Securing sustainable access to raw materials, including metals, industrial minerals and construction raw materials, and particularly critical raw materials (CRM), is of huge importance to the European economy, where at least 30 million jobs depend on the availability of raw materials. The ongoing COVID-19 pandemic is highlighting the importance of digital transformation.
At its September plenary, and at a crucial moment for the implementation of the Green Deal and the EU recovery plan, the EESC adopted an own-initiative opinion on Digital Mining in Europe: New solutions for the sustainable production of raw materials drafted by Marian Krzaklewski and Hilde Van Laere.
In the opinion, the EESC recommends the digitalisation of the EU raw materials sector as a unique opportunity to enhance the resilience of European industrial supply chains, to improve the environmental performance of the minerals sector and to increase transparency and dialogue with citizens and communities affected by mining activities.
The EESC points out the importance of having a global, comprehensive minerals intelligence network to underpin the digital transformation and informed decision-making at EU level. The Joint Research Centre (JRC) is developing and maintaining a European raw materials information system, which is acknowledged by the EESC.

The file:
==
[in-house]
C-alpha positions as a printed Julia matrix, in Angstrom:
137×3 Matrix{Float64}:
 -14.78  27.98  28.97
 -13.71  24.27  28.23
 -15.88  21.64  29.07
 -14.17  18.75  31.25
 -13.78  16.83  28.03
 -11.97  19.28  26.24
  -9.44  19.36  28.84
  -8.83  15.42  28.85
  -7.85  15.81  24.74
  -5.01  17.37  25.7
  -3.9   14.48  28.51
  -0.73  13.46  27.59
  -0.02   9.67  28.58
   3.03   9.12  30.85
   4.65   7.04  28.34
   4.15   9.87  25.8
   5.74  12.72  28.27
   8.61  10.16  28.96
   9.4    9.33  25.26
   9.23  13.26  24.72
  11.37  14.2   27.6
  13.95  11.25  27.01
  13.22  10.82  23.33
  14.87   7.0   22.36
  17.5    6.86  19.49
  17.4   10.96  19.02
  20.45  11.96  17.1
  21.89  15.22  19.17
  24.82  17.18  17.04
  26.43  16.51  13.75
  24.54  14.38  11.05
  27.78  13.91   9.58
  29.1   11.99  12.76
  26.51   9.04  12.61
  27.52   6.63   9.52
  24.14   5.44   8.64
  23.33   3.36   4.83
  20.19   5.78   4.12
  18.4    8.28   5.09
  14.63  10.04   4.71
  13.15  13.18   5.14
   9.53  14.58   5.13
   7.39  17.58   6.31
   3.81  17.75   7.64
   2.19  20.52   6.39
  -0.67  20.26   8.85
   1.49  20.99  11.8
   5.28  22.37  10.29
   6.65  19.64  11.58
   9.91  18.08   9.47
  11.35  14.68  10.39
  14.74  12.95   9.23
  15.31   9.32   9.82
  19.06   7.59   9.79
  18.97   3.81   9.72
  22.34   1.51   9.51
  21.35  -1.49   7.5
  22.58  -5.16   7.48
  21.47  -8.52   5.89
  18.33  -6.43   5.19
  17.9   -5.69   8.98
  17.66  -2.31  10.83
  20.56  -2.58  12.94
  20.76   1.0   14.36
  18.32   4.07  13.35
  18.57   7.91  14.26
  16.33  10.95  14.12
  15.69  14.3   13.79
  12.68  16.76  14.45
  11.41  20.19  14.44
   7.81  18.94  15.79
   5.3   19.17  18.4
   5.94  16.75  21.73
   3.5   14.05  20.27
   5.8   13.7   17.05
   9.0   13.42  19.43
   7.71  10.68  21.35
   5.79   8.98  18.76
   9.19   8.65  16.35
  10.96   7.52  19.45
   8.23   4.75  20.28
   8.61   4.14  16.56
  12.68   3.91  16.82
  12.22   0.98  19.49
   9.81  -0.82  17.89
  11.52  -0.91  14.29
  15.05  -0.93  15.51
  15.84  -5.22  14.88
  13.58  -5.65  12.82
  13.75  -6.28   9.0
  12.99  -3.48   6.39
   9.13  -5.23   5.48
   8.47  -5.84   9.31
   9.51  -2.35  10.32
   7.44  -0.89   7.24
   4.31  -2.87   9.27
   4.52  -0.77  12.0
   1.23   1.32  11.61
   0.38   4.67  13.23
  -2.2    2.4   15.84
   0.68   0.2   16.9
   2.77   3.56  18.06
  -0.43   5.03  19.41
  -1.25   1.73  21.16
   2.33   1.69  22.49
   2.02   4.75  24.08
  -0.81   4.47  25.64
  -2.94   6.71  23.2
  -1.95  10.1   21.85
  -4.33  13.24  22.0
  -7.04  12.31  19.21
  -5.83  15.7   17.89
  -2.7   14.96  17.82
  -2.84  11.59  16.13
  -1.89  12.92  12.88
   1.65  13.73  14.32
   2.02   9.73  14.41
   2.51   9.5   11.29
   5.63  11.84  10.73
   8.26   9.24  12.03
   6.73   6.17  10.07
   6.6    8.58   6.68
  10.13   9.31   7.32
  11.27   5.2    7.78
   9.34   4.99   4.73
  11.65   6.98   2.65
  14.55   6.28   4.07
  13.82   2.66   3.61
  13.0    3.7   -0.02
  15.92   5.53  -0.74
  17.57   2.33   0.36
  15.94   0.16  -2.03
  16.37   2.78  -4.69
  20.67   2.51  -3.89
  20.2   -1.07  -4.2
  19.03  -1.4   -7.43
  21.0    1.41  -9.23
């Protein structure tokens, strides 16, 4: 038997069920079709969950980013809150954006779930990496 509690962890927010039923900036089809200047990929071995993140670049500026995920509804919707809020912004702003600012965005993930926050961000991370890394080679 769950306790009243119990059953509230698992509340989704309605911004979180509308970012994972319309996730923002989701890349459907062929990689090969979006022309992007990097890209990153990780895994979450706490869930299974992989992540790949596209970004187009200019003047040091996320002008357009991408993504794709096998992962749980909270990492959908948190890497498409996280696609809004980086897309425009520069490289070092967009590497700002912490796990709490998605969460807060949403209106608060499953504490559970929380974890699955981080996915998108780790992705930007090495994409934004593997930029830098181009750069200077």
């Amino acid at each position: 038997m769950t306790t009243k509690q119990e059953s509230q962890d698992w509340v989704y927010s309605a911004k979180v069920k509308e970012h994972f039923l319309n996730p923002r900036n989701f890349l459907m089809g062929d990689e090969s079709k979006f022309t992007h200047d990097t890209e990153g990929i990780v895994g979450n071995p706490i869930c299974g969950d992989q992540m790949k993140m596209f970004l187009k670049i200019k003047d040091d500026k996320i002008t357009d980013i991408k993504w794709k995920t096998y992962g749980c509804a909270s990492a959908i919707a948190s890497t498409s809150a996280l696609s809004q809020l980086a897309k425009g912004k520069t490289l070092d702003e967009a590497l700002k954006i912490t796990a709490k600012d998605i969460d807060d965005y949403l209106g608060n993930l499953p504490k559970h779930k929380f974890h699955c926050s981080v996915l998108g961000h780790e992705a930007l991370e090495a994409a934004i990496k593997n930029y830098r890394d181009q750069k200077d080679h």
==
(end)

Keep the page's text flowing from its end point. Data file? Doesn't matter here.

Considering the challenges posed by digitalisation and the threats to the mineral raw materials industry caused by the COVID-19 pandemic, the EESC is calling on the European Commission to promote a comprehensive dialogue process among the social partners through the existing sectoral social dialogue mechanism. Changes in the nature and composition of the workforce, alongside the implementation of a "work anywhere and anytime" model enabled by the digital transformation will have a significant impact on traditional mining communities in Europe. The EESC considers that this requires a proactive approach based on inclusive social dialogues to help communities understand their underlying capacities and support the transition of their economies toward new areas.
What will be a major question going forward is how the mining companies use and engage with digital technologies, which have become intertwined with how many companies are dealing with the pandemic. Entire labour forces are having to work virtually and embrace new technologies, while social distancing requirements mean that remote monitoring of operations has never been more necessary'', conclude Mr. Krzaklewski and Mrs Hilde Van Laere.
The EESC believes that the EU and the Member States must actively support the digital transformation of the EU mining sector. This is a crucial step in increasing the resilience of the EU industry and the raw materials value chain. Mines using digital technologies, including integrated automation, cognitive networks and real-time analytics, are more efficient, clean and safe. Reduced environmental footprints and safer environments are easier to achieve in "smart mines", and this is crucial to getting the "social licence" to operate in Europe.